The 2015 edition of the Westmoreland Curry Festival on The Manning’s School grounds, in Savanna-la-Mar could simply be described as a ‘Bop, Bop, Bop’ affair, as while there was the usual ‘curry everything to excite the palate, the unforgettable excitement came from new dancehall sensation, Gully Bop.
While co-headliner Sizzla Kolanji played a tidy set and was well received, it was the charismatic Gully Bop who drove the fans in to lyrical ecstasy, as he gave justification for the hype he had generated in the lead-up to the event.
On entering centrestage, the man, who is now renown for his ability to create on-the-spot lyrics and deliver them with consummate ease, started out on a high, combining with his manager/fiancÈe Ms Chin with a duet entitled Calling My Name, which had the crowd going wild.
With the crowd in his corner, the dancing Gully Bop proceeded to rev up the excitement several notches, as he rolled effortlessly into his two biggest hits to date, Wuk Affa Me and My God, which catapulted him to stardom late last year.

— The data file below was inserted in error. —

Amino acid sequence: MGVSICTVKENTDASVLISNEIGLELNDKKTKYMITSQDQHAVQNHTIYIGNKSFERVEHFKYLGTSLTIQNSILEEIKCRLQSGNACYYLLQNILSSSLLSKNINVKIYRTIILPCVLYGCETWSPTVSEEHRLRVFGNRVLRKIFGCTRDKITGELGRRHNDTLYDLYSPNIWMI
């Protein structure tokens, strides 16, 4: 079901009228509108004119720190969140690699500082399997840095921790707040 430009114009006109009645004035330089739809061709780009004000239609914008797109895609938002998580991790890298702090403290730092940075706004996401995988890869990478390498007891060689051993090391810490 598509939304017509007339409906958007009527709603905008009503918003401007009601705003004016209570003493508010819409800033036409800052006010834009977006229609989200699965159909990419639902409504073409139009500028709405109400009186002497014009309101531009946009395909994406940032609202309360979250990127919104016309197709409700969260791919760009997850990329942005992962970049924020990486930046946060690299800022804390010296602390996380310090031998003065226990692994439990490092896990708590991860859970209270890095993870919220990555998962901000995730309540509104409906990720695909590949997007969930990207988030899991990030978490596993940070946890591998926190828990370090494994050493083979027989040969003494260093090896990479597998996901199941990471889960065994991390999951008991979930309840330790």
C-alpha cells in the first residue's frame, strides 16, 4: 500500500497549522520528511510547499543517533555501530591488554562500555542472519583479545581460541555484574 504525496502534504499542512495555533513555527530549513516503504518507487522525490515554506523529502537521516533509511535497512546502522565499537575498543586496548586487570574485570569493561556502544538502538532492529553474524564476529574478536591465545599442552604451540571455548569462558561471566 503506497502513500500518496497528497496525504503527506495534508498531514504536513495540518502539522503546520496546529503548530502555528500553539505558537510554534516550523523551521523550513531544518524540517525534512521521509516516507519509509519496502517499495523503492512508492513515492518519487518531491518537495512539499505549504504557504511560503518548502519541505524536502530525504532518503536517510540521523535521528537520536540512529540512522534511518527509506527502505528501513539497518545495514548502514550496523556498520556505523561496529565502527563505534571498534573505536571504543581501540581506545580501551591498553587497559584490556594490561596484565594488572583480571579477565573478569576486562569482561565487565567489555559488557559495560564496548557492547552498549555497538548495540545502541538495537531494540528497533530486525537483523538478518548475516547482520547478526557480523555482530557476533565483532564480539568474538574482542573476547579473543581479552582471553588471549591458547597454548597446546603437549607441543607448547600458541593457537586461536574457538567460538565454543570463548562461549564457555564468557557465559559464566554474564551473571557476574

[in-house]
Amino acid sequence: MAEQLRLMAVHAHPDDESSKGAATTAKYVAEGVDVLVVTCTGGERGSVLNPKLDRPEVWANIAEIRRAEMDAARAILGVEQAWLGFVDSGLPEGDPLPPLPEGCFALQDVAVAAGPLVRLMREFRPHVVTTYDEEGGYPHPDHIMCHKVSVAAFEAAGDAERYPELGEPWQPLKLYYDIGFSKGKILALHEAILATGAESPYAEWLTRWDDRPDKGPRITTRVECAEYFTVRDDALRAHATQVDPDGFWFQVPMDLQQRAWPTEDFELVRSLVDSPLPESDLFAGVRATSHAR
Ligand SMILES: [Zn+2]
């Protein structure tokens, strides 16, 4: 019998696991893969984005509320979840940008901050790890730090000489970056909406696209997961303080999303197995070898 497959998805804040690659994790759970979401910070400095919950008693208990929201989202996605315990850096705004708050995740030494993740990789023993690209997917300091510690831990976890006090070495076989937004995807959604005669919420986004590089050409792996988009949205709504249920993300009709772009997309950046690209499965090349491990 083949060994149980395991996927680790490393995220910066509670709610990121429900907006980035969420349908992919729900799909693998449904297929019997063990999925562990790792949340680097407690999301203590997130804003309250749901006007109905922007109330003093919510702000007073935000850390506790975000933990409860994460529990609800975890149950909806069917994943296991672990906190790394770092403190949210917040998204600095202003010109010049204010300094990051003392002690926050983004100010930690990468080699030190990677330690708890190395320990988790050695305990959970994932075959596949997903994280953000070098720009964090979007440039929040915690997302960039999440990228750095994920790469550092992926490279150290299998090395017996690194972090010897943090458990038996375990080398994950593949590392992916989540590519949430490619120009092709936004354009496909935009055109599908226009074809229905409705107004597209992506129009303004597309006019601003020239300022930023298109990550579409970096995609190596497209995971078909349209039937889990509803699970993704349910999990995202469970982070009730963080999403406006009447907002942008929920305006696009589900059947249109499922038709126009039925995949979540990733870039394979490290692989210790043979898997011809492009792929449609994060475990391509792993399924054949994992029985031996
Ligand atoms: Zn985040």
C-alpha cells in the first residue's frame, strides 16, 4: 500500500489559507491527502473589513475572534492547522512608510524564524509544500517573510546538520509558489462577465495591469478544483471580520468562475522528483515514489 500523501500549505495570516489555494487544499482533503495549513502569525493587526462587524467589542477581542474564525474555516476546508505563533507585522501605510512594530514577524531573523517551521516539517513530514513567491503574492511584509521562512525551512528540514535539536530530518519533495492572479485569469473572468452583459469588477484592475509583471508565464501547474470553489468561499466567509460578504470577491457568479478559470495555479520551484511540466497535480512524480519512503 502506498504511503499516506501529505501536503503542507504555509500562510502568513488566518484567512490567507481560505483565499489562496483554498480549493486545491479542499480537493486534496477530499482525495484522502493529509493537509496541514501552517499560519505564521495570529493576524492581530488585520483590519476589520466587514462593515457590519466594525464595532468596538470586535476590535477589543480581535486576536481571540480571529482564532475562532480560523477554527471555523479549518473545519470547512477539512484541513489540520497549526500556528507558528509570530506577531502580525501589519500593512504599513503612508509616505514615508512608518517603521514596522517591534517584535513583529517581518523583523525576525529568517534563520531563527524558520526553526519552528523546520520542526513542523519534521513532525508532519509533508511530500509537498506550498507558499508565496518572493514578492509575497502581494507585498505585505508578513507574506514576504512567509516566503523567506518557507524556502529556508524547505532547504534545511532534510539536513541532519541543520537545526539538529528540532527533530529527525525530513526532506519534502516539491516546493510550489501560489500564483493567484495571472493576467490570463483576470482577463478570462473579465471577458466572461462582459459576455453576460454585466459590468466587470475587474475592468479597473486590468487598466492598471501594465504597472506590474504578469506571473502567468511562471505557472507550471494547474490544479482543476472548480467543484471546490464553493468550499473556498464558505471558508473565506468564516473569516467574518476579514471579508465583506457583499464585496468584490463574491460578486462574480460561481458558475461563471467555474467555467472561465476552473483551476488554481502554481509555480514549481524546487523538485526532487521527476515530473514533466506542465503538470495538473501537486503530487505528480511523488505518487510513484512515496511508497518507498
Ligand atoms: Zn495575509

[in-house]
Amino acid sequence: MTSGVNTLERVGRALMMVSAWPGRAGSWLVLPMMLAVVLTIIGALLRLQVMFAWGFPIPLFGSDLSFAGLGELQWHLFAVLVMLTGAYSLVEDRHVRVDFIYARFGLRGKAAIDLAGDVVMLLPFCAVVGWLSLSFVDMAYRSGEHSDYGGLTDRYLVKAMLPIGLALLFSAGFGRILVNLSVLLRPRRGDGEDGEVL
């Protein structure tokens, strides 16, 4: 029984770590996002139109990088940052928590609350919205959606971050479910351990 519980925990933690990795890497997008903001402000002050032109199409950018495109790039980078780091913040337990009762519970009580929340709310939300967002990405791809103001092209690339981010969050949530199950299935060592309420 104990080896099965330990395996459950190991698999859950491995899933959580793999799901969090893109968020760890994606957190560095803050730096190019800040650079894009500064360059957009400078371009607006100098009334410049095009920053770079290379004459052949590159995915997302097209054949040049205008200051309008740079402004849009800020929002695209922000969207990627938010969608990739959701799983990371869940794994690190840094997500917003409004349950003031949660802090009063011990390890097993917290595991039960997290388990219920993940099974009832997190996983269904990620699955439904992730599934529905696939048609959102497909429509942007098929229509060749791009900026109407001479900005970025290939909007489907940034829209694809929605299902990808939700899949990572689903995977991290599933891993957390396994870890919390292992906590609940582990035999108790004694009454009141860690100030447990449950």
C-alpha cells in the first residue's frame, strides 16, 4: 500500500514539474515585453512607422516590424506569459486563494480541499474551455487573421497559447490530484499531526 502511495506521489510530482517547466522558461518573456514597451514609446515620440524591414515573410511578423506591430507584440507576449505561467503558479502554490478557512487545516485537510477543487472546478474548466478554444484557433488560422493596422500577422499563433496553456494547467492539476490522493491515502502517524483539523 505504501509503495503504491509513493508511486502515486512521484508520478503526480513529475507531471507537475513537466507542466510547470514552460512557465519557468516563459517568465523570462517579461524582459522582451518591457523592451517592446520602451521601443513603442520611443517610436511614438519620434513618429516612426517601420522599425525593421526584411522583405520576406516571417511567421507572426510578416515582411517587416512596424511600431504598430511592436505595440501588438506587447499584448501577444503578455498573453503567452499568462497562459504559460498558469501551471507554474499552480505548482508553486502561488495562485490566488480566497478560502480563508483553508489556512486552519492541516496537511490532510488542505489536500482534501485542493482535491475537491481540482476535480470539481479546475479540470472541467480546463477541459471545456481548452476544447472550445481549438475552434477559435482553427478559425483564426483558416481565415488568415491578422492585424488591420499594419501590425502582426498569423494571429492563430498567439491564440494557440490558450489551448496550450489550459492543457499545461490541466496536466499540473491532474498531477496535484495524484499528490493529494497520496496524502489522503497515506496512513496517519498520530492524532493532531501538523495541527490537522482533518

Gully Bop, who recently toured the United Kingdom, then invited the London-based Jamaican deejay, Stylo G, to join him on stage. Together they flowed majestically, unleashing their signature hit, Who She Want, which is burning up the party circuit in Europe.
“This is a nice one; Gully Bop being the older man and me the younger, going at it lyrically over a girl … as to which one of us she really wants,” said Stylo G following the performance. “The expectation around this song is big, but it’s a day-to-day thing right now, the Bop is a big act, and I was delighted to be onstage here in Westmoreland on Curry Fest with him.”
In his suit, Sizzla was his usual fire-spitting self, but was professional in his delivery of a long line of hits that had the crowd singing aloud and dancing along.
Earlier in the concert segment, the pace was energetically set for Gully Bop and Sizzla by the group L.U.S.T., Noddy Virtue, Fab 5 and George Banton, who added a nice gospel touch to the proceedings.
Other standout performances came from Lady Genius, who is originally from Clarendon, but is now based in Atlanta. Her set was well-received. Queen Makeda, a local reggae singer, whose act included having a live parrot perched on her head throughout her set, also got favorable response.
“Last year was a bad year for Curry Fest, but this one shot,” said Winsome Dixon, a perennial fan, as she made her way through the crowd with a plate of curried goat.